Is your company too focused on traditional long term measures and neglecting the importance of near term gains?
Having been a part of GlobalEnglish for the past eight years, I’ve been on the receiving end of many questions from current and prospective clients. And the question I hear the most often is, “How long does it take to improve a proficiency level?“.
There’s no denying it’s a great question and we have a straightforward answer, based on years of research, which suggests a person needs to invest at least 100 hours of study time to advance one level on the GlobalEnglish 0–10 Business English proficiency scale.
Of course, everyone wants a quick solution to their organization’s Business English deficiency—but when the problem is a systemic issue that affects over 70% of the global workforce, maybe there’s a more important question.
Increasing the level of Business English proficiency company-wide is far more important than the length of time it takes an individual to advance levels and I always want to discuss this issue in more detail!
The challenge of “moving up a level” in language proficiency is unique relative to other skills people are typically asked to develop for their work. If you’re able to take more time to consider how long will it take to move up a level you’ll realize that every person acquires language at a different pace—some people may study intensely yet when they go to take
another test their results are the same as before because language assessments are very similar to common tests used for gaining acceptance to universities around the world.
So the way I really want to answer the question “how long does it take to improve a proficiency level” is:
“More time than most of your employee have!”
The reason I say this is based on the fact that people are so incredibly busy these days. Worldmapper.org suggests that the average global commute time is approaching two hours per day and many people are performing multiple jobs or have multiple bosses. In 2010 according to Fortune Magazine, the 100 best companies on earth provided 80 hours of training per employee (classroom, virtual and self-paced e-learning combined across ALL topics) while the other 6,400 companies averaged 40 hours. Attendance rates at in-person language classes have decreased in recent years—I’ve also seen industry averages as low as a 50%+ dropout rate.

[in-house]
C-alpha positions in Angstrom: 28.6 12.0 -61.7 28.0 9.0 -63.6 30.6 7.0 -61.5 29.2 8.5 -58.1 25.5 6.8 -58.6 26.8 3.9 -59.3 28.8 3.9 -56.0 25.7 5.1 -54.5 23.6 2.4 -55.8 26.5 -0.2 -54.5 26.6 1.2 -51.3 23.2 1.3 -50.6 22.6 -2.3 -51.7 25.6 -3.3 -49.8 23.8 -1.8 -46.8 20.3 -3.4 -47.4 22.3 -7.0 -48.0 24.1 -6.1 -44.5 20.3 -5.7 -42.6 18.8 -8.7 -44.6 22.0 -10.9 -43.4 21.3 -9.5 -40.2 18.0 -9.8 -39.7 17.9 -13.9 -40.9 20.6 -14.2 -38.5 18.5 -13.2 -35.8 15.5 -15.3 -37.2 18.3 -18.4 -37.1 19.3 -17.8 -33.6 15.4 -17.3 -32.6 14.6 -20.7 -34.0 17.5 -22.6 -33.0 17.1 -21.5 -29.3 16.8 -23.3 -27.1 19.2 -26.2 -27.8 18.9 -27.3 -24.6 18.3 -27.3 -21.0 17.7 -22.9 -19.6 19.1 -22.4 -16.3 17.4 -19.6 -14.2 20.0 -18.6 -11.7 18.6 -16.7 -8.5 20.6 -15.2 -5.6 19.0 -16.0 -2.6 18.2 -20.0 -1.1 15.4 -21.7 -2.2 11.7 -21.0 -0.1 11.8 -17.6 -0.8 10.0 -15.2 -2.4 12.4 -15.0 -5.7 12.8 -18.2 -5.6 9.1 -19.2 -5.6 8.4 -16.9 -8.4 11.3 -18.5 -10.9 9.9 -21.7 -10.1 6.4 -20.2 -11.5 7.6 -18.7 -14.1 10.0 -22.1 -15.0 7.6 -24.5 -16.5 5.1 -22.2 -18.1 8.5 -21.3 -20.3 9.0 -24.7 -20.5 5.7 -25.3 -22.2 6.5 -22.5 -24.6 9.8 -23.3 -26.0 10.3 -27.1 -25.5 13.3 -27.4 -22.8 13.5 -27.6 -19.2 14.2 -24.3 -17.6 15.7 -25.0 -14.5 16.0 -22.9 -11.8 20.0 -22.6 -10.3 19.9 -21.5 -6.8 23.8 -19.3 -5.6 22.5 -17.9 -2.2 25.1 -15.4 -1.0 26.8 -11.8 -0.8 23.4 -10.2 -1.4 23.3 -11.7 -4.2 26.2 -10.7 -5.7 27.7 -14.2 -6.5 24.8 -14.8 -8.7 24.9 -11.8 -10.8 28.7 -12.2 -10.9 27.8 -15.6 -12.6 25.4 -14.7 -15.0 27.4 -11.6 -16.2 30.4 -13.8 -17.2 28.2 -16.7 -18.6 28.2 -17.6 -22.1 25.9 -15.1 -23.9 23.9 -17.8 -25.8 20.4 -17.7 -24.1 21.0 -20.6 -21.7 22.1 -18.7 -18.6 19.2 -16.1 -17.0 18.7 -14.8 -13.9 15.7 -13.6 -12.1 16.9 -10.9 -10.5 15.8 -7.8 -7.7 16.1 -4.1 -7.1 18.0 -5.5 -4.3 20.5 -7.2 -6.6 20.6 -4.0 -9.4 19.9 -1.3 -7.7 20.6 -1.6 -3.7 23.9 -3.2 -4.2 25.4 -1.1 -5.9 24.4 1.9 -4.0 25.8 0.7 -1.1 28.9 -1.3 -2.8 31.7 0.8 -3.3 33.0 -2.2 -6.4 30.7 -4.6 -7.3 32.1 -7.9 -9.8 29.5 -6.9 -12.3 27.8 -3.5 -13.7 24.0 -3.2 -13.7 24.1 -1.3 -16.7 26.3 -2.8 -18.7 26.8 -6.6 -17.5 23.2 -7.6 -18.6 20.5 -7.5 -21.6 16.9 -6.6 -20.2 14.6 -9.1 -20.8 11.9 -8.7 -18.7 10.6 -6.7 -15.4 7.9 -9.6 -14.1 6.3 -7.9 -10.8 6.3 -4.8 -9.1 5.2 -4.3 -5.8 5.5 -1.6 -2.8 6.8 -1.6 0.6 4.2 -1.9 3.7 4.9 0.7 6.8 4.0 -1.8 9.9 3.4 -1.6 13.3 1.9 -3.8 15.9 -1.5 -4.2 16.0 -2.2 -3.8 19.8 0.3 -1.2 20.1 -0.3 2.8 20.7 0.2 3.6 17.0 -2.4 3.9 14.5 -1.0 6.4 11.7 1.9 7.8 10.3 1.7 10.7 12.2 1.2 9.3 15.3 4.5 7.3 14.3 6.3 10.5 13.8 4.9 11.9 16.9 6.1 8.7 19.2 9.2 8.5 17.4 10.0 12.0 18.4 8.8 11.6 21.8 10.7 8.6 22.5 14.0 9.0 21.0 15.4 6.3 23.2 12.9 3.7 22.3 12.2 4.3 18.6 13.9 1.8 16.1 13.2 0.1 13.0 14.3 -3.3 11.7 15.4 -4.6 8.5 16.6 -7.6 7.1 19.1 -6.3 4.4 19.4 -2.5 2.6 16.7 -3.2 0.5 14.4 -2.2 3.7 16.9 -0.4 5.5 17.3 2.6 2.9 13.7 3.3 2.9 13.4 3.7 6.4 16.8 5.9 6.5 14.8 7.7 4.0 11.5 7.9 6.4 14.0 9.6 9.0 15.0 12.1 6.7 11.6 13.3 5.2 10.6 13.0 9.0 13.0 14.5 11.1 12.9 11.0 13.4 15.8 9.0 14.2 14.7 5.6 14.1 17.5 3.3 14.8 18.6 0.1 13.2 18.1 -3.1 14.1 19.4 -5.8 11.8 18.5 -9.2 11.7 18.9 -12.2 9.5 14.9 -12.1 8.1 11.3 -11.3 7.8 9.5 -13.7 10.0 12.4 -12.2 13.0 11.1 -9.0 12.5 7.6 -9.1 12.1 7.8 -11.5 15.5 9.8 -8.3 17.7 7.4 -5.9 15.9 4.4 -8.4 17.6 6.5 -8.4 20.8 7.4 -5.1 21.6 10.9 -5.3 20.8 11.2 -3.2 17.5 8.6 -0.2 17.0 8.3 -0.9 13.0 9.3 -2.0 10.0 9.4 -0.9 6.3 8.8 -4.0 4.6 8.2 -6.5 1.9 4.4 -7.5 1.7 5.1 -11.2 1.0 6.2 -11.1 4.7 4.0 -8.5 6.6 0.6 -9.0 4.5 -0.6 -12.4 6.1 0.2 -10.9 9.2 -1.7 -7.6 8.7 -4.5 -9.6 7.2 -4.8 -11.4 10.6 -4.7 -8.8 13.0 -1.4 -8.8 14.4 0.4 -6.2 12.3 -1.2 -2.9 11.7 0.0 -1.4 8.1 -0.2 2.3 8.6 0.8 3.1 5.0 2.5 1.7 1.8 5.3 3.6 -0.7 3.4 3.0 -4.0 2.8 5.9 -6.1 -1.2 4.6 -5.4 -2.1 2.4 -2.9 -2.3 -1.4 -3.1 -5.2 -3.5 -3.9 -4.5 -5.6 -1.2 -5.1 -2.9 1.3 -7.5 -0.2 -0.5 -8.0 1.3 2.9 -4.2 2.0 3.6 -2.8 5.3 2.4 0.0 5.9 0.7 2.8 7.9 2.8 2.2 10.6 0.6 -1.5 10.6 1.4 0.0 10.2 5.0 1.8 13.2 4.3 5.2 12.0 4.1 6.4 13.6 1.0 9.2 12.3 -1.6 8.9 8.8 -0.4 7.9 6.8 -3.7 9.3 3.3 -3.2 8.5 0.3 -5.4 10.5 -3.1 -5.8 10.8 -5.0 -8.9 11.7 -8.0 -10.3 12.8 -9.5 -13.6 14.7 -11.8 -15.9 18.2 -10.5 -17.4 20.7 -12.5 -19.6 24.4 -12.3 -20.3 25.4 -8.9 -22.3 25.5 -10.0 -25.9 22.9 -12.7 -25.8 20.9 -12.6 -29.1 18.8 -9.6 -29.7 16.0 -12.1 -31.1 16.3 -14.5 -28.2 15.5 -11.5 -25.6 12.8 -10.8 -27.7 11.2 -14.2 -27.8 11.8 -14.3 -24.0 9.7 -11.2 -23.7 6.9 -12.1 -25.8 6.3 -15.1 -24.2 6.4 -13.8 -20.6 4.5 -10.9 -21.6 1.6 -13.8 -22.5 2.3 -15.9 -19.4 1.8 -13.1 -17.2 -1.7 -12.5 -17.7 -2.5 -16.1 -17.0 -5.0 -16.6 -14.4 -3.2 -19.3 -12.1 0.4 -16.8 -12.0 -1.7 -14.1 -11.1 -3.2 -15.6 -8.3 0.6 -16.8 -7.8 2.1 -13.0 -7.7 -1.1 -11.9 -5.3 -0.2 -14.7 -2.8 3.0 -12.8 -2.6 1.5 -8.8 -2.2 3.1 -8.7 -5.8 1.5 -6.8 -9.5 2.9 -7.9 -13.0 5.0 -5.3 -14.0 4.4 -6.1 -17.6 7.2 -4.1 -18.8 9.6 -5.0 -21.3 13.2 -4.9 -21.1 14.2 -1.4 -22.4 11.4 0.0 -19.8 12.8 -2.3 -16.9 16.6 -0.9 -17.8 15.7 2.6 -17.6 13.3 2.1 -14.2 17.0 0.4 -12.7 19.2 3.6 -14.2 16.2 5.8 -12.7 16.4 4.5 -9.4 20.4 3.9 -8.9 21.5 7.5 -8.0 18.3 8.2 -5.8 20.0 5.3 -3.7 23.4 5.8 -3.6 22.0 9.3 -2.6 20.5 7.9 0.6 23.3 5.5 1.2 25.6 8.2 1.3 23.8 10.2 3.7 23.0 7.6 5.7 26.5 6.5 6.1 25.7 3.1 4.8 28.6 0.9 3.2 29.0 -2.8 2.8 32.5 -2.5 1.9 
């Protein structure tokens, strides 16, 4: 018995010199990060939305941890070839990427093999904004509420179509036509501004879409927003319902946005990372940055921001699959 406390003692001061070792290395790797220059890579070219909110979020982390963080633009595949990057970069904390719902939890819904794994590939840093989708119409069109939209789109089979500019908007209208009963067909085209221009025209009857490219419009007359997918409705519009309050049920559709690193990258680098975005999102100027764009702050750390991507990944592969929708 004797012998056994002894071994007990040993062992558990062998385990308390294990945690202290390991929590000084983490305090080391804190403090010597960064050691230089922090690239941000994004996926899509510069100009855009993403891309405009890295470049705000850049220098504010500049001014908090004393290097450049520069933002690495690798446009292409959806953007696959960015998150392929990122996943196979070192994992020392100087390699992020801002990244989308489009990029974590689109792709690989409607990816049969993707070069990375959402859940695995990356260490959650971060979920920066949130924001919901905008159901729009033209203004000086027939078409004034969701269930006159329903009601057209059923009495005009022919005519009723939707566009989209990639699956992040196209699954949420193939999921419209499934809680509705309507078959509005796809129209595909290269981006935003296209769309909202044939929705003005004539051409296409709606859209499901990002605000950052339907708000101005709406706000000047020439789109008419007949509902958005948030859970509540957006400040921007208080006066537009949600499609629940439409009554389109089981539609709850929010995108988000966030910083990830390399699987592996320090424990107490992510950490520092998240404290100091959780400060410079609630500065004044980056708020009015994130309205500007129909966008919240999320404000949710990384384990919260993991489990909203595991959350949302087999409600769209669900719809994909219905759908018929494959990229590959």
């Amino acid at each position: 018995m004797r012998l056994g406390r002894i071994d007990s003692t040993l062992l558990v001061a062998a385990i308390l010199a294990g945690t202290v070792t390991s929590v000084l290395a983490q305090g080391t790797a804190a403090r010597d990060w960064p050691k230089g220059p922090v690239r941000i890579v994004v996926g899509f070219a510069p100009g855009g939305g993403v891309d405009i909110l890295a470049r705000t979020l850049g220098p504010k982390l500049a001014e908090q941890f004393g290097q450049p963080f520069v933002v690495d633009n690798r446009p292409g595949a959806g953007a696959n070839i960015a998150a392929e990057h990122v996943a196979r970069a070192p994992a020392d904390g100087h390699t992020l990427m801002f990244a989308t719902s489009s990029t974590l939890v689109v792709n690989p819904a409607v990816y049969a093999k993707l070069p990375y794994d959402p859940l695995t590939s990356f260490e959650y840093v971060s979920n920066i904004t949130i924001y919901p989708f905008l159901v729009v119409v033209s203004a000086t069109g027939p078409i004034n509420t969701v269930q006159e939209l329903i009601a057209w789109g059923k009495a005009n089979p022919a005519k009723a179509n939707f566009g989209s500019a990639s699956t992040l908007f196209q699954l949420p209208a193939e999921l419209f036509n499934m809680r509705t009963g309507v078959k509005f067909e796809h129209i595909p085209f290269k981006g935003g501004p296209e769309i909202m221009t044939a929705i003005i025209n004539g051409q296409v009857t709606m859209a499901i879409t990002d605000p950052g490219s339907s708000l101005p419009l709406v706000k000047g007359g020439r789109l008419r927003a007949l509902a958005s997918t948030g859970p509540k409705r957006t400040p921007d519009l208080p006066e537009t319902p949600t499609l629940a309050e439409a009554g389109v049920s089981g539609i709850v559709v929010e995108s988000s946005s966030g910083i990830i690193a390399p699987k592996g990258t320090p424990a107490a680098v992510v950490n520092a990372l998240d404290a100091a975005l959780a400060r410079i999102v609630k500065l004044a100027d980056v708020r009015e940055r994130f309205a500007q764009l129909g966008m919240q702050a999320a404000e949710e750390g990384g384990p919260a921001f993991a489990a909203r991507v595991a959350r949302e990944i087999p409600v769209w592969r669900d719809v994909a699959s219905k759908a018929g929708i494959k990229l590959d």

So the question I love to answer is: “What can my company do to improve the communication gap?”
I encourage prospects to really understand why Business English communication is so important to their success. I also ask them to quantify the size of the problem—in many cases employees from emerging markets outnumber those from mature ones and few companies truly know the real cost of poor communication to the bottom line due to lost productivity. It’s huge.
So, what should your company do to increase your organization’s Business English proficiency?
Companies should focus more on the “doing” rather than just the “learning”. I believe that all employees need ongoing access to training and tools so they can study when they have the time and use performance support tools daily to help them do their jobs faster and better. It’s a business communication challenge that lends itself to a highly accessible, enterprise-wide solution due to the scale and geographic reach of the problem, and most companies value having a consistent standard in place that is cost effective and measurable.
In short, while I agree that a key goal is to move level 5 people up to level 7 in the long term, we know that will take time so it’s more important to enable level 5 people to do level 7+ work today!